For the last two quarters (one and two) it's been clear that China's top smartphone vendors have consistantly beaten Apple by changing the trends and rules of the smartphone sector well ahead of Apple. These are the two strongest iPhone quarters for Apple in most major markets but in China, Oppo, Huawei and Vivo have outsmarted Apple by introducing high quality smartphones with 5.5" displays, excellent specifications at prices that are significantly lower than any iPhone.
While the iPhone continues to have a great enthusiastic base in China, Apple has failed to keep their second tier iPhone in sync with this key market. The iPhone SE is a failure in providing Apple with a modest smartphone to meet the needs of those citizens entering the market. The iPhone SE is far behind what most consumers in that market want and that's a large display. A four inch display is a joke in the Chinese market.
Last month Patently Apple posted a report titled "Xiaomi's new Mi 6 with Killer Features for $360 Puts Pressure on Apple to reinvent their iPhone SE." In reality, any of the Chinese vendors and even rivals Samsung and Nokia are onboard this new trend that makes the iPhone SE uncompetitive at present.
In an article about the iPhone's competitiveness in India, Indiaexpress.com noted that "A made for India product like what the Chinese smartphone makers have been offering is unlikely." Apple's marketing chief Phil Schiller told the Indian news site that "What we try to do and has worked well for Apple is to create products for the entire world that has benefits of that engineering focus and that scale, while also making sure they excel at the needs of the local market." It's the latter part of Schiller's statement that doesn't ring true at the moment.
Apple missed the initial shift to Phablets and Schiller actually mocked the phablet in a keynote in 2012. It was embarrassing to see Schiller thinking that he and Apple had outsmarted Samsung because they understood the power of the thumb. Ouch.
In describing Apple's new iPhone iPhone 5, Phil Schiller stated that "It is really easy to make a new product that's bigger. Everyone does that. The challenge is to make it better and smaller.
Schiller went on to make an obvious point that Samsung forgot: "What is the design center for a Phone? It's this: it's your hand. A phone should feel great in your hand and more importantly it should be easy to use with a magical device we all carry called the horizontally opposed thumb. It does most of the hard work for us. So when you carry your phone it should feel beautiful in your hand."
Apple simply missed the Phablet trend that Samsung set and certainly didn't take it seriously when honestly looking back at Schiller's commentary at the time.
Fast forwarding to yesterday's financial conference's Q&A segment, Apple's CEO was asked a couple of questions about the iPhone's performance in China and Tim Cook skated all around the fact that they're not reacting to the Chinese smartphone vendors accordingly. It's as if they didn't exist.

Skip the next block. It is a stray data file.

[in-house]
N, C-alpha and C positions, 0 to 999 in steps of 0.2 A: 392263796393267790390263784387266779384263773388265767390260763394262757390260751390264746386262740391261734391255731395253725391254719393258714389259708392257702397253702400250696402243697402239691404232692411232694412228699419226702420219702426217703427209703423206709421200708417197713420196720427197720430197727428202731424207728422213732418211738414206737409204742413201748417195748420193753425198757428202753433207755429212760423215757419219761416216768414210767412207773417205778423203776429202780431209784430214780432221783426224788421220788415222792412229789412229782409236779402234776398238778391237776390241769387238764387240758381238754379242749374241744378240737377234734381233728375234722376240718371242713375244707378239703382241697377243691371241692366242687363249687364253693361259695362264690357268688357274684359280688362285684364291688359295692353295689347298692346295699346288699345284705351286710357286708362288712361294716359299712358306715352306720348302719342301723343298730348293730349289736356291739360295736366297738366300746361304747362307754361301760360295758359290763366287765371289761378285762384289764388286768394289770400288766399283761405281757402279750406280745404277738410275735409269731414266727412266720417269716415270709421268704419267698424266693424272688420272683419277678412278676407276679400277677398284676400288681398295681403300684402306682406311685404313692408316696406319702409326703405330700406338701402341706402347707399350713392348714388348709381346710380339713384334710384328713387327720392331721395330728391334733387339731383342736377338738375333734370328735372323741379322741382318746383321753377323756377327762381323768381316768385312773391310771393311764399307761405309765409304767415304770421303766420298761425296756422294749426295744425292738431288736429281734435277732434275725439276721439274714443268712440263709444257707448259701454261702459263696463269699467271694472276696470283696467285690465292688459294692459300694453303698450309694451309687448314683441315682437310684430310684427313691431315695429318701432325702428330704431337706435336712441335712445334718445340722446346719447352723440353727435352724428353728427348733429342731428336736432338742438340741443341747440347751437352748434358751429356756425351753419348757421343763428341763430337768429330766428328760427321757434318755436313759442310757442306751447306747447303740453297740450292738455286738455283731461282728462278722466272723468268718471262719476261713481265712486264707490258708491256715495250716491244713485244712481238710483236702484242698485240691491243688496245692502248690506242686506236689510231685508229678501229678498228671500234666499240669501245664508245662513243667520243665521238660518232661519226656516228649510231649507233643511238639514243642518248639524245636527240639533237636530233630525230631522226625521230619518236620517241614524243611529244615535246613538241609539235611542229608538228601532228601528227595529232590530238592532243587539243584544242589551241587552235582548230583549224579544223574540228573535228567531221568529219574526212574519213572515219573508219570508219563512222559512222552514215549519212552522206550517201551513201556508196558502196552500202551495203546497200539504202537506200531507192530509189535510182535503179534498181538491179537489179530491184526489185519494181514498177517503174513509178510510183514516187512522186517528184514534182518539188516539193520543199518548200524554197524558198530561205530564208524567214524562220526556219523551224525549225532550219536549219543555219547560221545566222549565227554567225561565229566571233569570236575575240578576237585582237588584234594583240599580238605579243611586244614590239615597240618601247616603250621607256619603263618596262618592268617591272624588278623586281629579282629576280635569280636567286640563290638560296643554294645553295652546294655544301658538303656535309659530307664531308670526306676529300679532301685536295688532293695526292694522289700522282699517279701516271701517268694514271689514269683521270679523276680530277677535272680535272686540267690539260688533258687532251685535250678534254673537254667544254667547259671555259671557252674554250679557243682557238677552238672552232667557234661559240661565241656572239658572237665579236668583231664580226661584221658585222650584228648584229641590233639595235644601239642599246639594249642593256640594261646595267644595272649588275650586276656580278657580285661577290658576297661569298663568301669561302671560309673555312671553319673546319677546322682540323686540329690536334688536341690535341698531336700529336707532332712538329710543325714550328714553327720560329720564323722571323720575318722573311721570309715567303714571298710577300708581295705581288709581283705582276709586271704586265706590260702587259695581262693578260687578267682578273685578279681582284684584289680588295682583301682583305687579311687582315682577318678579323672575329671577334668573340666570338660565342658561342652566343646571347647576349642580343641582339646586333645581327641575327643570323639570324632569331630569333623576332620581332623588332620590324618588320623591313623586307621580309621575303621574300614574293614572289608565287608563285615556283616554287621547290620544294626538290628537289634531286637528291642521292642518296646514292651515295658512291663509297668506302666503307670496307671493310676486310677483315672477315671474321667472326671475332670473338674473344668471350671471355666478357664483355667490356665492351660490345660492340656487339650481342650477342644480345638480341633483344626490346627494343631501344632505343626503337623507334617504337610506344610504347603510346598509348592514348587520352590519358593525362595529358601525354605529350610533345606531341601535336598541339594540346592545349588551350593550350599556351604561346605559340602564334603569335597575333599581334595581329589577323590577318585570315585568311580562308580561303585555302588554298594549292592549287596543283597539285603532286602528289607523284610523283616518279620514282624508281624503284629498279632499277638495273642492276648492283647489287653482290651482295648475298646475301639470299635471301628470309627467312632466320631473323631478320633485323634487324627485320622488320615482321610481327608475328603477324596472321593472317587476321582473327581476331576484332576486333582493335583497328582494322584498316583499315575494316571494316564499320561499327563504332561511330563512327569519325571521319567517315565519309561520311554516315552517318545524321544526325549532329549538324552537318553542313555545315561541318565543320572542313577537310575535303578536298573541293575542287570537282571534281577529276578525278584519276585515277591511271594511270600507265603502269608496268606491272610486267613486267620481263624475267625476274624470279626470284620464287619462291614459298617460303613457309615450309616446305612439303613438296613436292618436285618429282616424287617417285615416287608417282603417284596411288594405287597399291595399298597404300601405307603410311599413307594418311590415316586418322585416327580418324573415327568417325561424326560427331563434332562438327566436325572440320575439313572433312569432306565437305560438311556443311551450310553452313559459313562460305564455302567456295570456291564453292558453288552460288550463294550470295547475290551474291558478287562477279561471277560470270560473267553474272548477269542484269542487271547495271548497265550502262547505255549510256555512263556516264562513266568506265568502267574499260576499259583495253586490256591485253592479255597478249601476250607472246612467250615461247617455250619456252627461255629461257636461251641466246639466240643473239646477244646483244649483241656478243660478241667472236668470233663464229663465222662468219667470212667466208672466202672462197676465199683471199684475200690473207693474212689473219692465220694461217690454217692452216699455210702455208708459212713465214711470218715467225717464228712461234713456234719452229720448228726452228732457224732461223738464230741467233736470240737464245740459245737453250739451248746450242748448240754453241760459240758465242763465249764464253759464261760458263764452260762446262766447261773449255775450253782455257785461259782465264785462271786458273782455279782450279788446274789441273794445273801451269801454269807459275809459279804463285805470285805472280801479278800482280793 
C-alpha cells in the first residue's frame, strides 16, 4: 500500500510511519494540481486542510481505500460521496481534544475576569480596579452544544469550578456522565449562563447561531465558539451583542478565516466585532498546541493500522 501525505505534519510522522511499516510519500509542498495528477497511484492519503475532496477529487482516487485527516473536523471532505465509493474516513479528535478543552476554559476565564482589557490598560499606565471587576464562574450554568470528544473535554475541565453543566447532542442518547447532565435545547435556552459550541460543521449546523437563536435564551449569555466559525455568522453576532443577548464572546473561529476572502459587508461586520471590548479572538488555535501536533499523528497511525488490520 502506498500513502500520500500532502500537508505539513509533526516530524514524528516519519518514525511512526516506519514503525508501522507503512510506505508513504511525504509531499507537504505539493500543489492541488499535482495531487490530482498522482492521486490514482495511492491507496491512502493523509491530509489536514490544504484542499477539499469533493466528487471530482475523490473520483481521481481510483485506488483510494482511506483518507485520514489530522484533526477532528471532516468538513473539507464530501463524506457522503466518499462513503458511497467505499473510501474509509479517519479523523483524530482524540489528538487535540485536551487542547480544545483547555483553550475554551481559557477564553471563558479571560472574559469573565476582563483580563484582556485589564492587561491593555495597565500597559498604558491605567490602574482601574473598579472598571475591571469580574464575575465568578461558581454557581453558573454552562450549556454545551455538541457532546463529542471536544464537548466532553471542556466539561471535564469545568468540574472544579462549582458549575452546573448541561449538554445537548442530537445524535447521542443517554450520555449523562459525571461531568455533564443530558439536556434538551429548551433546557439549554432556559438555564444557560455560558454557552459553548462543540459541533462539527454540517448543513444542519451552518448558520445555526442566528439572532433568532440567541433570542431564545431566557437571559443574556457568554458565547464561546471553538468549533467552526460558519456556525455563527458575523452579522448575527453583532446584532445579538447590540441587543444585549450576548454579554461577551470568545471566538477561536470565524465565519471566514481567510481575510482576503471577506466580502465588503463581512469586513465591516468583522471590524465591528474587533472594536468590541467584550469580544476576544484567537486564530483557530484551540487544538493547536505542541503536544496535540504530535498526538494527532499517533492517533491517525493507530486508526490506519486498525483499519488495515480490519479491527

The excuses about the iPhone's performance in China were painful to hear. Cook blamed it in part on a currency issue. Then it was how Hong Kong was down because tourism was down and then latter, blamed it on iPhone rumors for making people hold back on sales.
Huh? Every year there are rumors about the next iPhone being "the best ever" and Cook never used that excuse before. The clear reality has been Oppo, Vivo, Huawei and now others simply beating Apple in delivering specs at price points that Chinese consumers want. It's certainly not about tourism being down. It's certainly not about rumors.
iPhone sales weren't down all over the world. So are we to believe that the Chinese are the only ones holding back to purchase an iPhone 8? Give me a break.
Apple had an excellent quarter and met their own guidance handily and excelled on many fronts this quarter as detailed by Tim Cook. Even their iPhone sales weren't bad, just a little shy of expectations and it's not because of any other market than China where they're currently being outsmarted.
Yet iPhone sales being down as they were even with the addition of the iPhone RED this quarter, shows us that the problem may be a little deeper than Apple wants to admit. Apple's CEO said yesterday afternoon that sales of the iPhone RED received "a wonderful customer response to this eye-popping new iPhone." So imagine how much lower iPhone sales could have been this quarter without their new iPhone RED. And that's the point. The iPhone RED was timed to provide Apple with a boost for the quarter and to comfortably put them over expectations and it failed to meet that objective.
Is the problem fixable? Ha! – of course and Apple will have an incredible Q4 with the new iPhone 8 that will quickly bury and doubts about their ability to deliver competitive products. But that still doesn't erase the fact that the iPhone SE needs a heart transplant. Apple needs a competitive entry level iPhone in tougher markets. I'm not even sure that an employee making iPhones in China could afford one with a month's salary at $450.
They have to get the iPhone SE's display to a minimum of 5" if it's to be the least competitive with their competition in China. With their Chinese competitors moving to 5.8" and 6.2" later this year at prices cheaper than the iPhone SE, even a mild bump to a 4.7" display will look like a joke in those markets. Unfortunately, 4.7" is probably what's on Apple's road map for their SE model and the competition will continue to drag Apple's overall positioning down.
For Apple fans, they can always console themselves that Apple wins all of the profits in the industry and end it there. But it's an argument that will continue to erode if Wall Street is convinced that iPhones sales are in permanent decline in China three quarters of the year or more.